• Tuesday, July 29, 2014
  • A program of IPS Inter Press Service supported by the Dutch MDG3 Fund

    War Survivors: Body Politics and Isis-Women’s International Cross Cultural Exchange

    Isis-WICCE activities in the community livelihood projects in Soroti and Pader.

    By Wendy Harcourt*

    It is hard to recall that just a couple of decades ago rape as a weapon of war was an unspeakable subject. The appalling violations of women and children during wartime were hidden from view. Millions of women bore the brutality, humiliation, pain debilitating physical and psychological scars with no support and too often complete rejection of their community.

    Unfortunately rape in war continues but it is no longer silenced. It is upfront as one of the gravest rights abuses now punishable by criminal courts. In 2008 the UN Resolution 1820 (2008), stated that “rape and other forms of sexual violence can constitute war crimes, crimes against humanity or a constitutive act with respect to genocide”.  The resolution calls not only for monitoring and prosecution of warring factions but also for a crackdown on peacekeepers who exploit women and children during times of conflict.

    Resolution 1820 is the result of the hard work of women’s movements around the world there is a global justice system in place that recognizes rape in war as a crime, and puts women’s rights to bodily integrity and security during and after war upfront with tribunals and human rights mechanisms such as CEDAW.

    In post conflict situations from a gender perspective it is not the economy but the body where the first attempts at healing and building community has to start. The horrendous sexual and physical abuse of women and girls, even preadolescent girls, requires medical and psychological support as well as economic resources and most of all a change in social attitude towards women’s rights and rehabilitating the lives of sexual violence war survivors. The widespread level of violence  is hard to comprehend and it seems almost impossible to deal with the damage but there are, out of necessity, many local organisations on the ground that provide basic counselling and medical support to help women rebuild their bodily integrity and dignity.

    The MDG3 Fund recognizes this crucial work and is providing funds to a Ugandan based organisation Isis- Women’s International Cross Cultural Exchange (Isis-WICCE) to support women war survivors. The project supports in particular the work to heal the women and girls of Liberia and Sudan many of whom experienced sexual violence in form of gang rape and insertion of objects in their vaginas. Isis-WICCE found that nearly 70% of the survivors had continuing gynaecological problems that required medical intervention.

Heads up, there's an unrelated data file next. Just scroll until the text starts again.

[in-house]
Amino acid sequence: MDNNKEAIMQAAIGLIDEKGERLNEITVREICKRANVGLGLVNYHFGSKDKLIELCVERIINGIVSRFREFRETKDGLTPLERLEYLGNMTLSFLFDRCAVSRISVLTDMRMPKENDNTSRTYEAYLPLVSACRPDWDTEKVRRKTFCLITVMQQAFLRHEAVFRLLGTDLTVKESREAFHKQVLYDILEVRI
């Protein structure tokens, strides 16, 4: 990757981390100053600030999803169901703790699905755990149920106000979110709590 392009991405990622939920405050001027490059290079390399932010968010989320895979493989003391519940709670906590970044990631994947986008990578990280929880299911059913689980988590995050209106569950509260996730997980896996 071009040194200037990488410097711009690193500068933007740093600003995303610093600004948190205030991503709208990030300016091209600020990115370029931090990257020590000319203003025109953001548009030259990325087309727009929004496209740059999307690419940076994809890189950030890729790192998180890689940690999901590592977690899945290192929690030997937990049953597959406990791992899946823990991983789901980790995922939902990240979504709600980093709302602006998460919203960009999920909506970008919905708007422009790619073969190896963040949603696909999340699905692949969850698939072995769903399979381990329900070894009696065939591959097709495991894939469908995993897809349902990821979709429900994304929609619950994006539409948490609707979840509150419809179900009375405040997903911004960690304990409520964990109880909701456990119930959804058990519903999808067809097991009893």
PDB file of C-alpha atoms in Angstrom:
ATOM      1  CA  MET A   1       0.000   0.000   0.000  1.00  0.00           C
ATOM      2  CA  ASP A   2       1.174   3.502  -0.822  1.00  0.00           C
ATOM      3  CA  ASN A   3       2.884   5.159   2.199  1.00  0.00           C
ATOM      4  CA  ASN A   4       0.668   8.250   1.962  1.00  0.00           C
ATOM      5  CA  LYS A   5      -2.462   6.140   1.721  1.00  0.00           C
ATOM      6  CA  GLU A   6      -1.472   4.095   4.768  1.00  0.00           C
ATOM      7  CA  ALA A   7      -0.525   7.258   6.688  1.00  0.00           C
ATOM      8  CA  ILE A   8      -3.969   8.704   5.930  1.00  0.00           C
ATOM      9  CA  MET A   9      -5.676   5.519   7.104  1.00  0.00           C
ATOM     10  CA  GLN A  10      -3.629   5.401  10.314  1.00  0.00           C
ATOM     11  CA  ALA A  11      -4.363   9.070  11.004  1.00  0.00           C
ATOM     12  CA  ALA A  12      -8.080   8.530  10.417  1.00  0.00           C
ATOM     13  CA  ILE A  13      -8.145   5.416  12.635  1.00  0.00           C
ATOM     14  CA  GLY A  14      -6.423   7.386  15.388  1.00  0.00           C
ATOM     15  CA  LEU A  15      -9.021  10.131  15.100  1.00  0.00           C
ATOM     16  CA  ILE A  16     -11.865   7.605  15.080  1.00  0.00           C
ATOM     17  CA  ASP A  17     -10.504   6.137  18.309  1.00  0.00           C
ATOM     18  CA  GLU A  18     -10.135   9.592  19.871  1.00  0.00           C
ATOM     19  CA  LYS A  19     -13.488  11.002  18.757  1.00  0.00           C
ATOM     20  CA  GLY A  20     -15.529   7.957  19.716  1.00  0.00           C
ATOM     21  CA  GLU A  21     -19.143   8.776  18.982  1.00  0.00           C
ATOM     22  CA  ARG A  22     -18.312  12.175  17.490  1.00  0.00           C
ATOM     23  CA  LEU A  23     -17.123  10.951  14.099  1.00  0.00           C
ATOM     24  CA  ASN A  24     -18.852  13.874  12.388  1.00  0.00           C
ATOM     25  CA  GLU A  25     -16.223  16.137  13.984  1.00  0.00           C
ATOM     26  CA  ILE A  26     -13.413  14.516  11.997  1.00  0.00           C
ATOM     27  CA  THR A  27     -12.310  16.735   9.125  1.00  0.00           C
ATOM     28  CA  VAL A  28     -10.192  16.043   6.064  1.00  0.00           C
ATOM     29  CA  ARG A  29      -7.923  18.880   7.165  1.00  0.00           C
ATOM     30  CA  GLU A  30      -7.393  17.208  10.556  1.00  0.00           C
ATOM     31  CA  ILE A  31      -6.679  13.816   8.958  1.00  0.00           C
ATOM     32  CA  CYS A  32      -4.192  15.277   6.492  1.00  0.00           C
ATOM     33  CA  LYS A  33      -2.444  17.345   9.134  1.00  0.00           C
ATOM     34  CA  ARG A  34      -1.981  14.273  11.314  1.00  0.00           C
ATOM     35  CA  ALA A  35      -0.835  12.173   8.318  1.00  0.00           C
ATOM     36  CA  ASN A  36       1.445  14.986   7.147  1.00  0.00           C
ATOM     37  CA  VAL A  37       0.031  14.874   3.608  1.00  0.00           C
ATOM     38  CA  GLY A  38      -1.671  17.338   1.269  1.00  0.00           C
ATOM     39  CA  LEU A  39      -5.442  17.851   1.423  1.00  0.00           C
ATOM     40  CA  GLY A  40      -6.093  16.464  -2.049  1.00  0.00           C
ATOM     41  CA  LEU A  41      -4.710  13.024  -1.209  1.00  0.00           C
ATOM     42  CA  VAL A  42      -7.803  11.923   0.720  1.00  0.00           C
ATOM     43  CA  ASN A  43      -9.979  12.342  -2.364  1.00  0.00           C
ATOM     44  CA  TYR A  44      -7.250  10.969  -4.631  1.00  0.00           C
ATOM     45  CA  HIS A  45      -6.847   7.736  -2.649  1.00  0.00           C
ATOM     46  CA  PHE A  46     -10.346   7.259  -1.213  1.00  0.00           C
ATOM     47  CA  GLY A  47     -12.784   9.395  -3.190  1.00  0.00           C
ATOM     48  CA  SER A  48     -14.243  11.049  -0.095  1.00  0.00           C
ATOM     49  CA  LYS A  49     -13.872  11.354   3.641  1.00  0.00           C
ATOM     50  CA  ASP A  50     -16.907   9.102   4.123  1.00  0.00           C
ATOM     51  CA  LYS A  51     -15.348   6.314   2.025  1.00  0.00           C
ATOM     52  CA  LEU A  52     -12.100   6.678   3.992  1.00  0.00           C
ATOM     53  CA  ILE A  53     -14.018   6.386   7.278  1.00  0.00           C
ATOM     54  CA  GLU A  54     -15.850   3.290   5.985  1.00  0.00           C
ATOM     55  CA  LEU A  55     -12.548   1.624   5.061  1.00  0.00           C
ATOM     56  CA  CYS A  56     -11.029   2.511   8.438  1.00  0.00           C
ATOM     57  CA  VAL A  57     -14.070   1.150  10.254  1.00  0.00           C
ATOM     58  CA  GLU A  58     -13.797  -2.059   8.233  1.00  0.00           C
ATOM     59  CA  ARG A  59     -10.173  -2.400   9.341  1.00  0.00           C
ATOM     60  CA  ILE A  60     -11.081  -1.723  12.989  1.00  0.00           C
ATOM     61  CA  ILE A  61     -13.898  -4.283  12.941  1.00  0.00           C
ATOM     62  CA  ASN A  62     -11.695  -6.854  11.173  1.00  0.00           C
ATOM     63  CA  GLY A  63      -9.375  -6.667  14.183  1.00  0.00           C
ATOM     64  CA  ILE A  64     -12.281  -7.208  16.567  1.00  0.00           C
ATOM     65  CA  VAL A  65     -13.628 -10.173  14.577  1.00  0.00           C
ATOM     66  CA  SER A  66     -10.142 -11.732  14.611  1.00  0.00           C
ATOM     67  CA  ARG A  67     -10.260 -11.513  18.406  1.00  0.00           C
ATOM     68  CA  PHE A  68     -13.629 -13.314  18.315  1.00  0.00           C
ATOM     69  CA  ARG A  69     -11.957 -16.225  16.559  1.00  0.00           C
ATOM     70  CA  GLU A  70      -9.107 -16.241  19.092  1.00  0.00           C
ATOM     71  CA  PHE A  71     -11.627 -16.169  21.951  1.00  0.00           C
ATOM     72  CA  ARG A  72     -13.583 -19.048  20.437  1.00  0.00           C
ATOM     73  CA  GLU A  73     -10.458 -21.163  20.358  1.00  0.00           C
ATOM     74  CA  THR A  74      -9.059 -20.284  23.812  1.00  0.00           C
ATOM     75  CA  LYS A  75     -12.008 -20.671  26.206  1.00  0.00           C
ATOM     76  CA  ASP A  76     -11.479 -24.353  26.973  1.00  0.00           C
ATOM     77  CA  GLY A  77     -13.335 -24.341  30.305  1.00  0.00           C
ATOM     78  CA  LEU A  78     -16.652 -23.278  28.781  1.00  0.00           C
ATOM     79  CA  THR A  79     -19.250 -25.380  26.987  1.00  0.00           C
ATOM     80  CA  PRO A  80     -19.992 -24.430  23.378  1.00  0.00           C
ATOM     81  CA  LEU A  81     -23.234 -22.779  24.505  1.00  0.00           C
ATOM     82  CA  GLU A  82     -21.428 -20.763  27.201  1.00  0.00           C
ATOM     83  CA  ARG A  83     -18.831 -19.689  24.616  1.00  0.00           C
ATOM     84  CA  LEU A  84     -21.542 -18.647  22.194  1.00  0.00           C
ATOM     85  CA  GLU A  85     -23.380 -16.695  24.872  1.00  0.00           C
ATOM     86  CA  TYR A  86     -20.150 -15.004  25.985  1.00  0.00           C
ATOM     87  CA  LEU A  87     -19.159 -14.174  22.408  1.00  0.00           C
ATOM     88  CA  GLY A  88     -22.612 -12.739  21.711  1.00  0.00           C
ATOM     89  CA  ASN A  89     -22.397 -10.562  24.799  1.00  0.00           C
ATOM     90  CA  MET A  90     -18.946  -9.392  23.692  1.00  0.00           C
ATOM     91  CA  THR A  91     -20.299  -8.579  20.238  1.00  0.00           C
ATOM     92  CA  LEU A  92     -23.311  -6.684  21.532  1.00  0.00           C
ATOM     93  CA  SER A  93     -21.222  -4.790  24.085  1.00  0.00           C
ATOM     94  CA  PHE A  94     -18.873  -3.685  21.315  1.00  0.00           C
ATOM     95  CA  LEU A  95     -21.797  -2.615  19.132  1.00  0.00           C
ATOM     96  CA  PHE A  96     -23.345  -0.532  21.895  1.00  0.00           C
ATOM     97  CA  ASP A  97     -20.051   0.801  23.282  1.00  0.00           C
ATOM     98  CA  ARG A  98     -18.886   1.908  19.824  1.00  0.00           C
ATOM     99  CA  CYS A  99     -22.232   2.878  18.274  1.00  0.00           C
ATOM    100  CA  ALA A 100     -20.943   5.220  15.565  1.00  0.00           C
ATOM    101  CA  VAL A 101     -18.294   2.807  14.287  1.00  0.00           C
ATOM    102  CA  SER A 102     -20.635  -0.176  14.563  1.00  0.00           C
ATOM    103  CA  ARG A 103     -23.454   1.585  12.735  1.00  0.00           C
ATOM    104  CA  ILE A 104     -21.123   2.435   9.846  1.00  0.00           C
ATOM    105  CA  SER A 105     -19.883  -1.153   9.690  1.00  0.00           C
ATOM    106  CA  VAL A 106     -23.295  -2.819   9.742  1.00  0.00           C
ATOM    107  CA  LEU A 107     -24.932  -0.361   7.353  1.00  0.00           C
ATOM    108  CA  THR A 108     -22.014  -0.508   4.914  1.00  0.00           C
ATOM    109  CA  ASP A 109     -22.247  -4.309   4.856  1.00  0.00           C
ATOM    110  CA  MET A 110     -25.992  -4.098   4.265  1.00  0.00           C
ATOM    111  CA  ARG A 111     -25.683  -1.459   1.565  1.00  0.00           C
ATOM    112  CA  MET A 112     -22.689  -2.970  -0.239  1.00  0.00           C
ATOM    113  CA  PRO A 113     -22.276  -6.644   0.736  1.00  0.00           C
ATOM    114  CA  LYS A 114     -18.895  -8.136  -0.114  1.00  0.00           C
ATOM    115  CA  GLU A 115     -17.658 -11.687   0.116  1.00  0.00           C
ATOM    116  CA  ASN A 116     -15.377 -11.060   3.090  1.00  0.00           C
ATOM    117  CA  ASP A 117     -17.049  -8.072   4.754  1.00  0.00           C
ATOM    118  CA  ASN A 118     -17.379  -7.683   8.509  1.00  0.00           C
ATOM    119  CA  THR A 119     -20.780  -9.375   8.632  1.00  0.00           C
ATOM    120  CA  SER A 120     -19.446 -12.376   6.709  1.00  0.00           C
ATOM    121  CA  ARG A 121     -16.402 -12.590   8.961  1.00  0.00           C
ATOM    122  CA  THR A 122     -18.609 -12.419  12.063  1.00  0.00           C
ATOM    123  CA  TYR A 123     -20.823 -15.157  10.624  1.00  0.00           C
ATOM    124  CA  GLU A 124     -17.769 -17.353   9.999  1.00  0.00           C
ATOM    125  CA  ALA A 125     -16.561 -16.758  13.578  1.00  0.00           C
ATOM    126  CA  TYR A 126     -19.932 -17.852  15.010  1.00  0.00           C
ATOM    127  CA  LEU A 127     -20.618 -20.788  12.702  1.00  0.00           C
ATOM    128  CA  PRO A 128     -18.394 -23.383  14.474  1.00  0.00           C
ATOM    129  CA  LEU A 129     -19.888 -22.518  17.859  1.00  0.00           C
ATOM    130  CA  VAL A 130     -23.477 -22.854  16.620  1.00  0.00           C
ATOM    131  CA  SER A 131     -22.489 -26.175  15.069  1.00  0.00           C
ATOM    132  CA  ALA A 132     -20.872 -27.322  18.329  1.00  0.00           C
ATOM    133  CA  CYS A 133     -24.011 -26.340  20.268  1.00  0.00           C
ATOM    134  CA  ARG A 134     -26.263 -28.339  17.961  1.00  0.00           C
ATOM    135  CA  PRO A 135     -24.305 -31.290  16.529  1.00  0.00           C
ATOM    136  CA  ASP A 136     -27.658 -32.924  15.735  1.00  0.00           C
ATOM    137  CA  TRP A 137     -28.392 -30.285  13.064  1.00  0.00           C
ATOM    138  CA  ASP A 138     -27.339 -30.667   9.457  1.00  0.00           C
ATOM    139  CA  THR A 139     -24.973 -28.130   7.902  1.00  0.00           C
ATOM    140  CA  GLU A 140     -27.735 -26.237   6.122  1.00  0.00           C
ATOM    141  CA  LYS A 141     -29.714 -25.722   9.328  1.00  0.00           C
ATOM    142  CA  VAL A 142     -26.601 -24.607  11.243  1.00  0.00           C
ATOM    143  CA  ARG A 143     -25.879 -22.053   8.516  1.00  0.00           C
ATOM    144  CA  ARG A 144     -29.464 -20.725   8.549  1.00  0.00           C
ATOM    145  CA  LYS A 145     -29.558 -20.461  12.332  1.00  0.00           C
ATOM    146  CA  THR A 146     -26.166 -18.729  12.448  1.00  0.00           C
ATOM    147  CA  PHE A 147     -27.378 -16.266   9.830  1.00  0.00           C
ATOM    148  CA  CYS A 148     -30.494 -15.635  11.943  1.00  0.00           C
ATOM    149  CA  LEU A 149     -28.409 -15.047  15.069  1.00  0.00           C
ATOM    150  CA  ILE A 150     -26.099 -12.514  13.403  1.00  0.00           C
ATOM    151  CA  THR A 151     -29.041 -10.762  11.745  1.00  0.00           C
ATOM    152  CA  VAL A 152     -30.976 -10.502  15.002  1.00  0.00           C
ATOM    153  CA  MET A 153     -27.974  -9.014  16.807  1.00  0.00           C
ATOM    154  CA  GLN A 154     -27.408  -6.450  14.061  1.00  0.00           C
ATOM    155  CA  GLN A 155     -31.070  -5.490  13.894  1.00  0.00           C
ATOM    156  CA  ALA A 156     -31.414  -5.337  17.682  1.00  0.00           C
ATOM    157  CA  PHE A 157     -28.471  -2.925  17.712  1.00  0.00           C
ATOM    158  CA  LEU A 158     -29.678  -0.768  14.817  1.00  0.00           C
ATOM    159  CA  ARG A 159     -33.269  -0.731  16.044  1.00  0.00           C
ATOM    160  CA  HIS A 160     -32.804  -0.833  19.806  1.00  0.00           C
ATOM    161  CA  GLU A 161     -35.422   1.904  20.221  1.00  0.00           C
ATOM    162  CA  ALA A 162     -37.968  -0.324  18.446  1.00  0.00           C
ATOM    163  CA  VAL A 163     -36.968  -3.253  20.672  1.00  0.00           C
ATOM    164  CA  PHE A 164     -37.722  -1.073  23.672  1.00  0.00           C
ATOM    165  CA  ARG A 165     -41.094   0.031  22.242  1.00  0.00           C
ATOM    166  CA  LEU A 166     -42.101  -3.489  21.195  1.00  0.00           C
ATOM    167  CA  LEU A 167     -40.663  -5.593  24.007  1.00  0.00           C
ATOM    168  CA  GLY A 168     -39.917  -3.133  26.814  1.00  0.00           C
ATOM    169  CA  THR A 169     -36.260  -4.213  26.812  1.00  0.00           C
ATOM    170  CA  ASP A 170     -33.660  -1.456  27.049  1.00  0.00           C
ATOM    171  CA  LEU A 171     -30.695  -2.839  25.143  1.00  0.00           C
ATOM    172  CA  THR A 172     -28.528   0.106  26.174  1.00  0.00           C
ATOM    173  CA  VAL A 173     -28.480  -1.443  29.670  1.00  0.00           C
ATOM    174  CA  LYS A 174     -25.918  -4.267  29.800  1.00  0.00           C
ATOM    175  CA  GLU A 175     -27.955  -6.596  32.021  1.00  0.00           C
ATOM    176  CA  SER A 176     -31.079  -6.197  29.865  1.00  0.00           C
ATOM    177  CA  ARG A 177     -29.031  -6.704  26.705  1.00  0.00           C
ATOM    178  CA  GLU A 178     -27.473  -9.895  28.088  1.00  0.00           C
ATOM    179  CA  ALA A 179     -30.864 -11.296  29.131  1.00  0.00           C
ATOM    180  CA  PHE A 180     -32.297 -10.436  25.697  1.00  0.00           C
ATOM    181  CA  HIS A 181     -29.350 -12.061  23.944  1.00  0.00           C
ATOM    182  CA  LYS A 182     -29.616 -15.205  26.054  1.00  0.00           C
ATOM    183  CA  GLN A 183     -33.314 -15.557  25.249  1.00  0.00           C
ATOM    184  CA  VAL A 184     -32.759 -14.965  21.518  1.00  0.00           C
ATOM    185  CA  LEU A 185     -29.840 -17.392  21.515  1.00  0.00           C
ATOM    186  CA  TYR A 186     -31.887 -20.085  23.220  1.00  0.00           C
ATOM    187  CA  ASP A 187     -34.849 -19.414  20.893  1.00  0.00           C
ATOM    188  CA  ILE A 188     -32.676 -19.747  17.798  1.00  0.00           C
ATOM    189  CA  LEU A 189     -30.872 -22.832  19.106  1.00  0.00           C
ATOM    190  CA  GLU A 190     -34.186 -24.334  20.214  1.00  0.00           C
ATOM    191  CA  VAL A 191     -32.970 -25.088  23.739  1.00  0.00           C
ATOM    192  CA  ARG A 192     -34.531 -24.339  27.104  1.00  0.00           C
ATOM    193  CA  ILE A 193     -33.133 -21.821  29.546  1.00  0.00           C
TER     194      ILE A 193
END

Isis-WICCE is a feminist action oriented organization which promotes women’s human rights  and self-determination through cross-cultural exchange of skills and information. Since 1984 Isis-WICCE has been on the vanguard of women’s rights work in armed and post-conflict settings building women’s capacity to participate in shaping policies that address women’s human rights, peace and human security.

    The unique quality of the work of Isis-WICCE is to bring war survivors from different areas together to learn from each others’ stories of survival of rape, gang rapes and other forms of sexual violations during war. Using face to face meetings, videos, documentary and in the last years Web and other ICT skills Isis-WICCE has been at the lead in dealing with the profoundly disturbing consequences of war on women’s bodies.

    Along with the healing these women find by sharing and narrating their experiences through the MDG3 Fund Isis-WICCE also provides access for the sexual violence survivors to receive specialized medical attention. Many women had had no access to any medical treatment even some of the women require surgery and for years suffer from complications that made their lives almost unbearable. Some suffered from such abuse that their internal organs were ruptured and displaced outside their body. Some women are rejected by the families and live with the disability not only in pain but deeply depressed.

    Isis-WICCE workshops and clinics provide not only immediate medical help but also counseling, and information about reproductive health. They also work with other grassroots women to encourage them to reach out to sexually violated women so that they can access help.

    As Isis-WICCE Program Manager Helen Kezie-Nwoha states
    ‘for women in post conflict areas reconstruction must begin with their bodies otherwise for them the war remains.’

    At the forefront of body politics Isis-WICCE works on several levels, with the war survivors at the grassroots, as well as at the national and international level. At the national level their work over the last decades in Eastern and Southern Africa has been to train medical personnel to analyze the various ailments and give direct treatment to the people in the camps, train health workers living in the camps to consider psychological implications as well as the physical problems when diagnosing patients and how to deal with war trauma through onsite counseling and documentation. Internationally Isis-WICCE joins other women’s organisations to lobby governments so that they understand that reconstruction cannot happen until you have reconstructed women’s broken bodies.

    Their message is loud and clear:  that women’s bodily integrity has to be a priority for any peacebuilding plan.

    *This story is part of the series “Women empowering women, Inside stories of empowerment from the MDG3 Fund” by price winning feminist researcher Wendy Harcourt.

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